And David tells Solomon a couple of things in 1 Chronicles. And you see David with his hand up. You could see him actually saying this. “Be strong and of good courage in act. Do not be afraid or dismayed, for the Lord God, my God is with you. He will not fail you or forsake you until all the work for the service of the house of the Lord is finished.”
So David, in this tapestry, is giving over the plans of the temple to his son. He’s giving up and being generous with everything he has done because he knows that the only way that his legacy will live on is if his son can take it, and walk with it, and build the temple that he has been called to build.
And George and Ellen Booth placed this tapestry in our library as the first moment. And that is to create a kind of double-moment, a double-tradition of generosity. Because not only is the tapestry itself speaking about the gift of the temple to Solomon, but the tapestry itself bears witness to the way in which George and Ellen Booth gave of their own blessings, so that this church might be here. And that’s a tradition that I’m proud to be part of at Christ Church at Cranbrook. Because I believe that the strength of this place lies in its ability to live into not just its founding, but its future.
So this capital campaign is not merely about money. It’s about building for our future, and be in a place where our whole community could gather, and that we can continue to keep up with the growth that God is doing in our midst, and that we can start to make sure that everybody is welcome to this place, and people have the means and accessibility to get in, and that all of us can be transformed. Because this church is an engine of generosity, and it creates through this tradition of generosity people who make a difference in the world around us.
So today for those of you who are visiting, I know this might feel like you have stumbled upon a Thanksgiving dinner that suddenly got serious. And I’m willing to keep the door open because I believe that each of us, no matter where we are from, and no matter what we are called to, we are called to this kind of tradition because this tradition of generosity, it goes with the grain of the Ascension because this is just the work God has given us to do. That is, as his eyes and ears, and mouth, and hands, and feet, and heart in this world today.
So I ask you to do three things as we contemplate this capital campaign. I ask you first and foremost to pray because everything begins and ends in prayer for this congregation. And there’s nothing we can do unless God wants us to do it, and putting all of these things in God’s hands, that’s the best advice any of us could follow. So please pray.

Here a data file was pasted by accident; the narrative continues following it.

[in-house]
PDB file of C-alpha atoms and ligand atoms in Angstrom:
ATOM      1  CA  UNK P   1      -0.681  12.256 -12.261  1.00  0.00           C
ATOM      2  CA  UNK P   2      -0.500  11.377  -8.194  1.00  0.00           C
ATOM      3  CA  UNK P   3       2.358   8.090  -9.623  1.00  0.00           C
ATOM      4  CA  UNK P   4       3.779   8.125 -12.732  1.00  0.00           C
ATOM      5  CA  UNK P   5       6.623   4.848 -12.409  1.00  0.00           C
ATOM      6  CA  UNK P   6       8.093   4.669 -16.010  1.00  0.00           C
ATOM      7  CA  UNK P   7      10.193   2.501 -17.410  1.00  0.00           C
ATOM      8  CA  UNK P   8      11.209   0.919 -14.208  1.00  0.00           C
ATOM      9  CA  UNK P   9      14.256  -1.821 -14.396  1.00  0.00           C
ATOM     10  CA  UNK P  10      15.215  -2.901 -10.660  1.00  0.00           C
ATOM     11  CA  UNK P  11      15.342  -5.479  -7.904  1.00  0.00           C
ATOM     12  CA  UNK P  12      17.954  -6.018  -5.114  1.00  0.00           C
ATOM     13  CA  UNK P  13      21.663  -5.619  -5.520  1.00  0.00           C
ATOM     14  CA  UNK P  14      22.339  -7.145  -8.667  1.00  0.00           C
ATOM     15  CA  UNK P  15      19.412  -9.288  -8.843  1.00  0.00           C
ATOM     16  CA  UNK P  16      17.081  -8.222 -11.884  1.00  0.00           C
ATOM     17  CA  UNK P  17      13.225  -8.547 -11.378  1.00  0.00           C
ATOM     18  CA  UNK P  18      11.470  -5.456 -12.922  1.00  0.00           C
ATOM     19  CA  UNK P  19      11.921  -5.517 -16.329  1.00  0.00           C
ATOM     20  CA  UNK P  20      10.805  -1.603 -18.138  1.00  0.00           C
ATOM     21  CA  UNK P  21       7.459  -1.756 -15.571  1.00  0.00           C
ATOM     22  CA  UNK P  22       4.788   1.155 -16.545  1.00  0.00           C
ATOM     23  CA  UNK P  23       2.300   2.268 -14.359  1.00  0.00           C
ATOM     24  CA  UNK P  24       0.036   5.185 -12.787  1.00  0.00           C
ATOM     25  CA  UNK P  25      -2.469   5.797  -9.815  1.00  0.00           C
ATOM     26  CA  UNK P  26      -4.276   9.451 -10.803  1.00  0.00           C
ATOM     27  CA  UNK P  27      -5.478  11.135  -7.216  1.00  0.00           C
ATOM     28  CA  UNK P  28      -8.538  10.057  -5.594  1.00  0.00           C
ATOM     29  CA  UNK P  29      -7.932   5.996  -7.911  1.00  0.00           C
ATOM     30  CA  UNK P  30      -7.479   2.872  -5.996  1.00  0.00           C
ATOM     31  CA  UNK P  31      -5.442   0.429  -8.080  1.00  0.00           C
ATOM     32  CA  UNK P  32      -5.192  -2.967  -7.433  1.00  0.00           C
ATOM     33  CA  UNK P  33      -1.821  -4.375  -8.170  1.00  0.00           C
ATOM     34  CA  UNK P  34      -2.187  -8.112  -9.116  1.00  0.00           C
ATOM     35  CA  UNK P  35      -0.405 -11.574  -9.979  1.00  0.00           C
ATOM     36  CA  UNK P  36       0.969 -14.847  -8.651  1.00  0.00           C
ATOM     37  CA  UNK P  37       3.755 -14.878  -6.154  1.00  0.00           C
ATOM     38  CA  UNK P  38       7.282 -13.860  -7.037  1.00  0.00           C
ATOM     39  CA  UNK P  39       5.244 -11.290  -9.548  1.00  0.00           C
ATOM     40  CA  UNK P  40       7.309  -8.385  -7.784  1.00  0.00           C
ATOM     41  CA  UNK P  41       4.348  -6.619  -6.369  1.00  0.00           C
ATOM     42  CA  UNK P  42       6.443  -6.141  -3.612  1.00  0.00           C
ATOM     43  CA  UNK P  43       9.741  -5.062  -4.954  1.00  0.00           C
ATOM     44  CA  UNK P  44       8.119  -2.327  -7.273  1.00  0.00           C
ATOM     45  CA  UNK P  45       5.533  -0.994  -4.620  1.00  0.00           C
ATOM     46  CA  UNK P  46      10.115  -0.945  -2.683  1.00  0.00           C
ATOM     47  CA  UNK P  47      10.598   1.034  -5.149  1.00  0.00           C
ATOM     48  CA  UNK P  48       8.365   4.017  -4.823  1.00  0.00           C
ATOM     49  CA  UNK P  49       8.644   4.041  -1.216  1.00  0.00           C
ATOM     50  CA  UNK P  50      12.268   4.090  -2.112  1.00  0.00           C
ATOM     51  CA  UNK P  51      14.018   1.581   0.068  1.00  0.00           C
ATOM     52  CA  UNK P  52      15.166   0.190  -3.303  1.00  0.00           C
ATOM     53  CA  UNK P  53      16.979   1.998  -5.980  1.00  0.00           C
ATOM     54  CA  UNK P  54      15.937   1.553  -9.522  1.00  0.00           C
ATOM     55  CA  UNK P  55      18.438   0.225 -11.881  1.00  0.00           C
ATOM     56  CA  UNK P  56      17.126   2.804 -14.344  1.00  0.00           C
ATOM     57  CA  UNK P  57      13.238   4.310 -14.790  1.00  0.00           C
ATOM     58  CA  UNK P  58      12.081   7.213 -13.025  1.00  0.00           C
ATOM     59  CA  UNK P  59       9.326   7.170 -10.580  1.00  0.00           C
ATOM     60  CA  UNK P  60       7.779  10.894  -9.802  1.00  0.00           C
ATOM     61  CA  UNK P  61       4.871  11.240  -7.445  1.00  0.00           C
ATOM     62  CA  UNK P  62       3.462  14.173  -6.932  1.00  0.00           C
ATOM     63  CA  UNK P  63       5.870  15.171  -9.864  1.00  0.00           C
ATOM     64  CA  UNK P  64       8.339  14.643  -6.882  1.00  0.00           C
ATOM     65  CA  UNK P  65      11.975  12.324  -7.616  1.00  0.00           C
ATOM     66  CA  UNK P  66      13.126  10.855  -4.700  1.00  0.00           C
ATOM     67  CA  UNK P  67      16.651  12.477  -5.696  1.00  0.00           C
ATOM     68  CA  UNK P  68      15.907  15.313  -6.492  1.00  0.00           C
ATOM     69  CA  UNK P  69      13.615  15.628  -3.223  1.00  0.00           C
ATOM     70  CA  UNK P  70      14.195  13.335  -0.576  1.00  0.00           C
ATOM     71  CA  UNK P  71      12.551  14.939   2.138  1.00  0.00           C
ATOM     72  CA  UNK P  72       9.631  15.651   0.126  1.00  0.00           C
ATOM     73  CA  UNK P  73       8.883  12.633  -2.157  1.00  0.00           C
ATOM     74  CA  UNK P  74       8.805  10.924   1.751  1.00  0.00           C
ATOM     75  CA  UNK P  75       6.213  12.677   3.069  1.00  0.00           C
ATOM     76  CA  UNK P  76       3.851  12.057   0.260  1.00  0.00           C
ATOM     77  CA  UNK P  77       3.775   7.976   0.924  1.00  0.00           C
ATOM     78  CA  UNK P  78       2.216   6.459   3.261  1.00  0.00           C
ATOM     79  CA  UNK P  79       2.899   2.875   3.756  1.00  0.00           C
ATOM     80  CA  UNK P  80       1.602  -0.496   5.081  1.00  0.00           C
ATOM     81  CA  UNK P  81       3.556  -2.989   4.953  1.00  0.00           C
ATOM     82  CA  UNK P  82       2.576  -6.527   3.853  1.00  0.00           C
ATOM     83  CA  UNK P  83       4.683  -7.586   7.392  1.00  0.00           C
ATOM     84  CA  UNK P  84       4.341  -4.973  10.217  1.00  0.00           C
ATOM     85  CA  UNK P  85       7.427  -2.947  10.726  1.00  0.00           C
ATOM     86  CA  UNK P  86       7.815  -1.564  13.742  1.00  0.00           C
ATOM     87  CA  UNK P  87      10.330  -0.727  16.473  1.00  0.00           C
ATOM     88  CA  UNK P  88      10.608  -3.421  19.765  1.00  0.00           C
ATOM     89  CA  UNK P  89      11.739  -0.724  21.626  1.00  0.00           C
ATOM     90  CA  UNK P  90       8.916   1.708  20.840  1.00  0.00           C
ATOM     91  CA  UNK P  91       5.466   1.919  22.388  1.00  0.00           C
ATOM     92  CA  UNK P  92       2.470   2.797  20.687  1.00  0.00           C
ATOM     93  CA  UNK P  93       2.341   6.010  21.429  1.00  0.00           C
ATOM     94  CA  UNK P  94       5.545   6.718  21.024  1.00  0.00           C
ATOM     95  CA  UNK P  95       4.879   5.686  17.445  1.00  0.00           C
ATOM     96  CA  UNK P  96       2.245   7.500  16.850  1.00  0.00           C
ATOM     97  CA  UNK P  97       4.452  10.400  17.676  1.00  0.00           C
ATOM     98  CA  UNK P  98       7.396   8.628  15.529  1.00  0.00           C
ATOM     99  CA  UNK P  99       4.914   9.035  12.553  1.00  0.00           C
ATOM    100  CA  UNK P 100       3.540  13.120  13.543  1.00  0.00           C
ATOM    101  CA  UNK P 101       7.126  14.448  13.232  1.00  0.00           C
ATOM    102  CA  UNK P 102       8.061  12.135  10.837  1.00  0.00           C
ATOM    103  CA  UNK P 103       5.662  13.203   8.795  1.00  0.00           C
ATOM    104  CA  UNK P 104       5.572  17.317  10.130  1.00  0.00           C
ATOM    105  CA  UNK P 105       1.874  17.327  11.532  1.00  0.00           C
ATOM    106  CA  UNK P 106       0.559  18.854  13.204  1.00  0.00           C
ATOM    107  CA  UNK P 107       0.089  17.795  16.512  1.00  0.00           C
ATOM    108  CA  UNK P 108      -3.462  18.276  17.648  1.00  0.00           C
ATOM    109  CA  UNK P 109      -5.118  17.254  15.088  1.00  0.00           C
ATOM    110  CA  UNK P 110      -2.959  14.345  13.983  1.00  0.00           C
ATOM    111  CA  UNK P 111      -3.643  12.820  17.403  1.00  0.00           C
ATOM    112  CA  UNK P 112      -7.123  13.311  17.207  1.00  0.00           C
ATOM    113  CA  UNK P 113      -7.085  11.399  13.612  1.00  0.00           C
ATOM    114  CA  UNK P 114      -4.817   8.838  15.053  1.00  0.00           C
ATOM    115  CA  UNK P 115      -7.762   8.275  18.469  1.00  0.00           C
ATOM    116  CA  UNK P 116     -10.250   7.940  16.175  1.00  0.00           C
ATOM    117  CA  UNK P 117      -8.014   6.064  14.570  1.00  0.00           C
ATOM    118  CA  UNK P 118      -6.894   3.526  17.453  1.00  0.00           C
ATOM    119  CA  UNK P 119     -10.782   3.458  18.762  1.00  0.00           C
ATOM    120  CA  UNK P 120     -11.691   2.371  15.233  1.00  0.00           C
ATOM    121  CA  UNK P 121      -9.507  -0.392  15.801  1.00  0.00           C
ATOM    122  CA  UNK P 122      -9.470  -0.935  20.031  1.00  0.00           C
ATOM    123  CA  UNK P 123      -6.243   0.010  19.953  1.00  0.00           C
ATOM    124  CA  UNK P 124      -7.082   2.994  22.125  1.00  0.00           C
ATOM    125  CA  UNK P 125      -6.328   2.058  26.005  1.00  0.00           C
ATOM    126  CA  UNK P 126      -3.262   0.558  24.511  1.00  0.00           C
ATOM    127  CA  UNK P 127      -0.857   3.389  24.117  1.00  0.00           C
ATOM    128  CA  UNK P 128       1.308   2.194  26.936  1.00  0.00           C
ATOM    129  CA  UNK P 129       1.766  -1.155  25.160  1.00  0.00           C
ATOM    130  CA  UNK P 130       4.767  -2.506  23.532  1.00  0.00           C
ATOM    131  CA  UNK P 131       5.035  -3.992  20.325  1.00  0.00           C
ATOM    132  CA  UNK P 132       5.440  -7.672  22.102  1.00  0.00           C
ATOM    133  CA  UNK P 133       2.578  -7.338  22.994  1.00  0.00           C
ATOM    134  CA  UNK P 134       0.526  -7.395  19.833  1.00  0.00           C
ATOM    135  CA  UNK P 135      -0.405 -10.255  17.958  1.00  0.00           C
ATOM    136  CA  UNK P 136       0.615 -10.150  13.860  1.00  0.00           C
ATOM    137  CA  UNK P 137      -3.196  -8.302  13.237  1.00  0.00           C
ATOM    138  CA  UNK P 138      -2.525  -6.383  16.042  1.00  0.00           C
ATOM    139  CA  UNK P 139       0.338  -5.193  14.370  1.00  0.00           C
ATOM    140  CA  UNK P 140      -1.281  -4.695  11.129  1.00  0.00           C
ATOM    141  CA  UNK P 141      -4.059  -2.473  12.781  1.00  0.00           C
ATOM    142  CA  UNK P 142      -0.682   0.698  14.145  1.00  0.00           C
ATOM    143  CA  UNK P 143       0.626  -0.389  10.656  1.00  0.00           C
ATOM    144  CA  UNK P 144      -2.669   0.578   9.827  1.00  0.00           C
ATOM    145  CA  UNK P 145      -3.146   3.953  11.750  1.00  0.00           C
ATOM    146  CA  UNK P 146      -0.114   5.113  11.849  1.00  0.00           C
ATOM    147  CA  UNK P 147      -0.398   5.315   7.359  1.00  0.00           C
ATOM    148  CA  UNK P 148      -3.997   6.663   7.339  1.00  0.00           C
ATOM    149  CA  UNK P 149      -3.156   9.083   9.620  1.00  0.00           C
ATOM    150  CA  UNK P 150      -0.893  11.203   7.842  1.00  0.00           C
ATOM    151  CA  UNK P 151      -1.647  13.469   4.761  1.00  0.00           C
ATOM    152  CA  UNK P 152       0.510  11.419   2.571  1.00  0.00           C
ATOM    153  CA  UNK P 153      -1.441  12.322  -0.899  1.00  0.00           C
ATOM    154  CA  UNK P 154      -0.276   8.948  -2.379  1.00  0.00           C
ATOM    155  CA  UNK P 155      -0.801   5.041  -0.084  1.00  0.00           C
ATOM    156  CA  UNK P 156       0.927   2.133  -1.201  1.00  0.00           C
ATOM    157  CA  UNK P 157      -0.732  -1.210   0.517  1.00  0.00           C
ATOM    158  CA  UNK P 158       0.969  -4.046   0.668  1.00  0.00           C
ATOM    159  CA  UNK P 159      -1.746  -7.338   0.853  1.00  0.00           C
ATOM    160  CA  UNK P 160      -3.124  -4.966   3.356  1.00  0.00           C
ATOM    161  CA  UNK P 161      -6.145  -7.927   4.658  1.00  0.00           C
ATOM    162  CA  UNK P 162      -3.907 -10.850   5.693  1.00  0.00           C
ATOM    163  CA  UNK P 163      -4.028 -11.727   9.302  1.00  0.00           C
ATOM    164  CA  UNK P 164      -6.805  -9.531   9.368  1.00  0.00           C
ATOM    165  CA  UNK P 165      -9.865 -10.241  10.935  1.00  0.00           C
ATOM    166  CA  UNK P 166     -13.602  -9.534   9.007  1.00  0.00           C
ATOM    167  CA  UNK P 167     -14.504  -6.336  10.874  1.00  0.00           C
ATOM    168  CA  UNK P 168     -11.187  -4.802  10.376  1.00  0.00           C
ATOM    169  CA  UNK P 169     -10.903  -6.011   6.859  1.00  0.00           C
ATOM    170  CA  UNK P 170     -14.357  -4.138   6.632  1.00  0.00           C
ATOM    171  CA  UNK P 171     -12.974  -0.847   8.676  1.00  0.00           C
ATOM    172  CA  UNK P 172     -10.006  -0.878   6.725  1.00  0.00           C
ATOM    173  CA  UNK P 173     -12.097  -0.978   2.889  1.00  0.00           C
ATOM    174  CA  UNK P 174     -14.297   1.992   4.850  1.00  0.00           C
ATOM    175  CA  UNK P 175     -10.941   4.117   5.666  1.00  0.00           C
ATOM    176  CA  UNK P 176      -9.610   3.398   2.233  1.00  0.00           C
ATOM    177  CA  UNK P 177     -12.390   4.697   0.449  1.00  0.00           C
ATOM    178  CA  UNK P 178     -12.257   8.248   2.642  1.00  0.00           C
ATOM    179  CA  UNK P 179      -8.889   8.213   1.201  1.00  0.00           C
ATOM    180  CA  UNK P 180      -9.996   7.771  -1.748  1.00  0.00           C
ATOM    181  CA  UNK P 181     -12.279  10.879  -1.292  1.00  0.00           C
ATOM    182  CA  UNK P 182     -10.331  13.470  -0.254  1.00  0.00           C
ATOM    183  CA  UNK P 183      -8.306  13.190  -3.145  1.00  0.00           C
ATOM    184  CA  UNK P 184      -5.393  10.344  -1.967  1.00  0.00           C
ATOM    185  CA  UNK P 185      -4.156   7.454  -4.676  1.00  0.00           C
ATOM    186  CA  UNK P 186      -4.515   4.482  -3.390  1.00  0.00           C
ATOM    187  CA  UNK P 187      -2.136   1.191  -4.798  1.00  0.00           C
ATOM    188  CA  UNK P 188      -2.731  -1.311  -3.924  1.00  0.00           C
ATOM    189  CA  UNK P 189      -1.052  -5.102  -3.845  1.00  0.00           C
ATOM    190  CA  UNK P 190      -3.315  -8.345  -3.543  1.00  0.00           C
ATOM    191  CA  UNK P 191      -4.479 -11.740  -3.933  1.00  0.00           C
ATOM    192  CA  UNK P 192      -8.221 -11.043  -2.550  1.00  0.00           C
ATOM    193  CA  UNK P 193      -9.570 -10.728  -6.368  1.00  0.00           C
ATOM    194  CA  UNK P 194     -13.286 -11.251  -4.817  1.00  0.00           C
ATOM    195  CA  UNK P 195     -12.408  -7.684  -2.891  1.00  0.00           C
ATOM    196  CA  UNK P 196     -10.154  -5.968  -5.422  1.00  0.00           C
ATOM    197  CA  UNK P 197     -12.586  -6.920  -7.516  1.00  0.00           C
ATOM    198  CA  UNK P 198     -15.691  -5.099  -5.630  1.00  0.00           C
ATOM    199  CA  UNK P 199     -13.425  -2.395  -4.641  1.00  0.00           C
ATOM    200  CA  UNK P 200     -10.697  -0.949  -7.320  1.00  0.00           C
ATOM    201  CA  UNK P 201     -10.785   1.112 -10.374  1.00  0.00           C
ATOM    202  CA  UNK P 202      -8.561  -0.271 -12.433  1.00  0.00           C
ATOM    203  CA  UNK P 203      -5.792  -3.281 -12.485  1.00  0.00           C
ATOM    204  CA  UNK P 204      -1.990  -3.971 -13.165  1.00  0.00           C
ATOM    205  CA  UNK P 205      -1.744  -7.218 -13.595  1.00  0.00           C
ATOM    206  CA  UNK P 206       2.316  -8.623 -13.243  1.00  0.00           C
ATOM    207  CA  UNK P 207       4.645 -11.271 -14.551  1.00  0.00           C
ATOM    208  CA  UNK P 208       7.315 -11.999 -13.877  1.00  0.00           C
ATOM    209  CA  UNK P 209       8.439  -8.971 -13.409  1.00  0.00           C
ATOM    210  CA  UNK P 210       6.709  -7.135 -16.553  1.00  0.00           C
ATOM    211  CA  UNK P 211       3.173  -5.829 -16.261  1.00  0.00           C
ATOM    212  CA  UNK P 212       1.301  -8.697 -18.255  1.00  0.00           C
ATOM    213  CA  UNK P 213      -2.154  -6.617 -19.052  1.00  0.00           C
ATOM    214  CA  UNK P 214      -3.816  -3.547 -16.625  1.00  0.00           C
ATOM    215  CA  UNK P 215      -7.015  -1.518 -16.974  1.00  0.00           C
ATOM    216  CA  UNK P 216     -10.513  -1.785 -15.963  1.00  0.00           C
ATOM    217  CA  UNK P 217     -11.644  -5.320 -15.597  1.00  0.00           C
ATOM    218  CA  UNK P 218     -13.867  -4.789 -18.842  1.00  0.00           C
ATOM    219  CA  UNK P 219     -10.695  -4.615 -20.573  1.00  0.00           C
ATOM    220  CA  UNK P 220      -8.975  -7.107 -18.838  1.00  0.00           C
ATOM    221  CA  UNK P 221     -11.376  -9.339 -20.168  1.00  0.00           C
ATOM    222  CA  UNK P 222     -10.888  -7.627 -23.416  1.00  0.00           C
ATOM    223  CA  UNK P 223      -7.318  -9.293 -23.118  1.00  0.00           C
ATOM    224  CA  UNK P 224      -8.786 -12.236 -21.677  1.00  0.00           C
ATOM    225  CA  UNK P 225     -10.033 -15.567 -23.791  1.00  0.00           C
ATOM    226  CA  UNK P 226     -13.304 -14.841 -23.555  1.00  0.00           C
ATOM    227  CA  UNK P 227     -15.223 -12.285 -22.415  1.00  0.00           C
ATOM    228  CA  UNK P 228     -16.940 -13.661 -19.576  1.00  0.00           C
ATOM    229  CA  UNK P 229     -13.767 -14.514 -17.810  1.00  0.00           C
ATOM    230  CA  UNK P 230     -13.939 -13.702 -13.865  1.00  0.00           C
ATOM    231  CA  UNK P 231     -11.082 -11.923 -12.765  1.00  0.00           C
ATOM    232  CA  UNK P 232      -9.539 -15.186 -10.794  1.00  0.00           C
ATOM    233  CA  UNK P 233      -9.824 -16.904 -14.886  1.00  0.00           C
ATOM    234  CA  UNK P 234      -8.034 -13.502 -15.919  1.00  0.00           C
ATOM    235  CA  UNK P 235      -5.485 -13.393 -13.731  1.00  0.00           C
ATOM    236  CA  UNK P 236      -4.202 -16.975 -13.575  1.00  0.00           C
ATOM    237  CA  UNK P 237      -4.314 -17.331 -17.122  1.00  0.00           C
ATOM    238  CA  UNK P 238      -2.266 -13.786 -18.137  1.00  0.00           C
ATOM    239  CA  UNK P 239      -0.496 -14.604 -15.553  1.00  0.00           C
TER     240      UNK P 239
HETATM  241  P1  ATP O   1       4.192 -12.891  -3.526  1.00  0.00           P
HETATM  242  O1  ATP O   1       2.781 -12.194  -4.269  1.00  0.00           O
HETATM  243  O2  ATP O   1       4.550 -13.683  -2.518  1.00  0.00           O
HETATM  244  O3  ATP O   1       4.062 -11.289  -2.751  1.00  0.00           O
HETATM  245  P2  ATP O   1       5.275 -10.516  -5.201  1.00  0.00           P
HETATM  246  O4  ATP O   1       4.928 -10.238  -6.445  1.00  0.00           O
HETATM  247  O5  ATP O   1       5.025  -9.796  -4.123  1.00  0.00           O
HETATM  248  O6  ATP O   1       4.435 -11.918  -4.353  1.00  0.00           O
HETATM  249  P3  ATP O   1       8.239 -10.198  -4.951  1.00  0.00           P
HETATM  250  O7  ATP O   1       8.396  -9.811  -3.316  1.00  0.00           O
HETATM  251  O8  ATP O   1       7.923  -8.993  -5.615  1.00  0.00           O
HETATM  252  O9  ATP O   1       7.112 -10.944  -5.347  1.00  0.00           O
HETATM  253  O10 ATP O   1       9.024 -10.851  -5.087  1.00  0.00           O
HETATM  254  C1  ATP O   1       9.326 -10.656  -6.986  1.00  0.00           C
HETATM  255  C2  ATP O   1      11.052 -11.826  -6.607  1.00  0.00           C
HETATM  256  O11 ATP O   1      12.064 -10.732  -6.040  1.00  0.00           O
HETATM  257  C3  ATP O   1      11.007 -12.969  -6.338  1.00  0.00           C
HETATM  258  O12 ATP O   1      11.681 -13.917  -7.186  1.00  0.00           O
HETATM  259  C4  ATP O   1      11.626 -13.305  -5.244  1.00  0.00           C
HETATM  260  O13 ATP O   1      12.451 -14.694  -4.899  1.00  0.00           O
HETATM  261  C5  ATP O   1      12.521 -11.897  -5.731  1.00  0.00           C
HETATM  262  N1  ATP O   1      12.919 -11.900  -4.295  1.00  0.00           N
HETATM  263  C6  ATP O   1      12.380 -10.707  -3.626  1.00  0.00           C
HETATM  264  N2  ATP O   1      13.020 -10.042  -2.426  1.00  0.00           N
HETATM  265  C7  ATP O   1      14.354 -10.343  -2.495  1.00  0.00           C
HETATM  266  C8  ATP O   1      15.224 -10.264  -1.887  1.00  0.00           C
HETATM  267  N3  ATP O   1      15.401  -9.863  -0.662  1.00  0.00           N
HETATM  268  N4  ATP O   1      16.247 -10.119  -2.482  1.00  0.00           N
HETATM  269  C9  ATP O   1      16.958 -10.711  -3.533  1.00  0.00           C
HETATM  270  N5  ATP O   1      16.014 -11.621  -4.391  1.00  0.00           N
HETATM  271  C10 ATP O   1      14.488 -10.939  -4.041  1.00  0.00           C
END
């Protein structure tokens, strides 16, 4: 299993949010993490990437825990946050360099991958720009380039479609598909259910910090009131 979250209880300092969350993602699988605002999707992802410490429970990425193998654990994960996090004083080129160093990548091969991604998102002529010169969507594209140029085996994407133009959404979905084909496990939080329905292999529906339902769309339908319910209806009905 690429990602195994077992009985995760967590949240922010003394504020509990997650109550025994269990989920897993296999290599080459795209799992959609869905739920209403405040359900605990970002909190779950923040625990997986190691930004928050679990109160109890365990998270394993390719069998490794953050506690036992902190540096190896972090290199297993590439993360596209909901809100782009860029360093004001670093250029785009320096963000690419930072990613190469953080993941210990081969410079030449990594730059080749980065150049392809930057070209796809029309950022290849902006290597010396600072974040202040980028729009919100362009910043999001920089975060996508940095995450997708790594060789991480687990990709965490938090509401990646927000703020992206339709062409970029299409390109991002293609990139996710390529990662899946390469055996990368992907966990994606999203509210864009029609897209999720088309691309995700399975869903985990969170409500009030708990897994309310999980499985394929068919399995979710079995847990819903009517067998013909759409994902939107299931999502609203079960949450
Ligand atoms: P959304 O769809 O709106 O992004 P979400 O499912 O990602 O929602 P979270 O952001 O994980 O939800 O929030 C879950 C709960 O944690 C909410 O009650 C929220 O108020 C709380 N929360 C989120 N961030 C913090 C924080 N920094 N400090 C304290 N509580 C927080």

The second thing I want you to do is, I want you to consider participating. We are trying something different. We’re going to announce this campaign today, and we’re going to finish this campaign by September 30th. And in between that time, we have some leaders in the church, who just like George and Ellen Booth are going to come and call you up on the phone, and ask you to support them, and maybe listen to them, and maybe participate in the campaign. And my hope and request of you is that you receive those phone calls, and contact non-reactively. These are volunteers, they have stepped forward because they love this church, they have worked hard to be here, and just like meeting an animal in the wild, they are more afraid of you than you are of them. So be nice, and keep your hand open and no one gets bitten.
The third thing I want you to do is to consider pledging. And that is between you and God. My goal for this campaign is not so much to reach a number, but to have as much participation as possible because this campaign is not my campaign. This campaign is our campaign. We all share in this. And in order for us to do this well, each of us is going to have to give proportionately what God has given to us, and what God has enabled us to do. And rest assured, I could never ask you for anything unless I’d not already given a self-sacrificial gift. Claire and I did that already as part of the leadership.
Traditions stay alive because people are willing to keep that bodied memory from the past alive in the present and the future. No matter how much one generation learns from another, Soren Kierkegaard writes at the end of the book, “In each respect, every generation starts afresh, and from the beginning. And that missing human element,” he writes, “Is passion.”
May God give us passion for this church as he gave it to our founders. May we be blessed in this time. May we know Him as He is revealed through each of our hands and faces and hearts. Amen.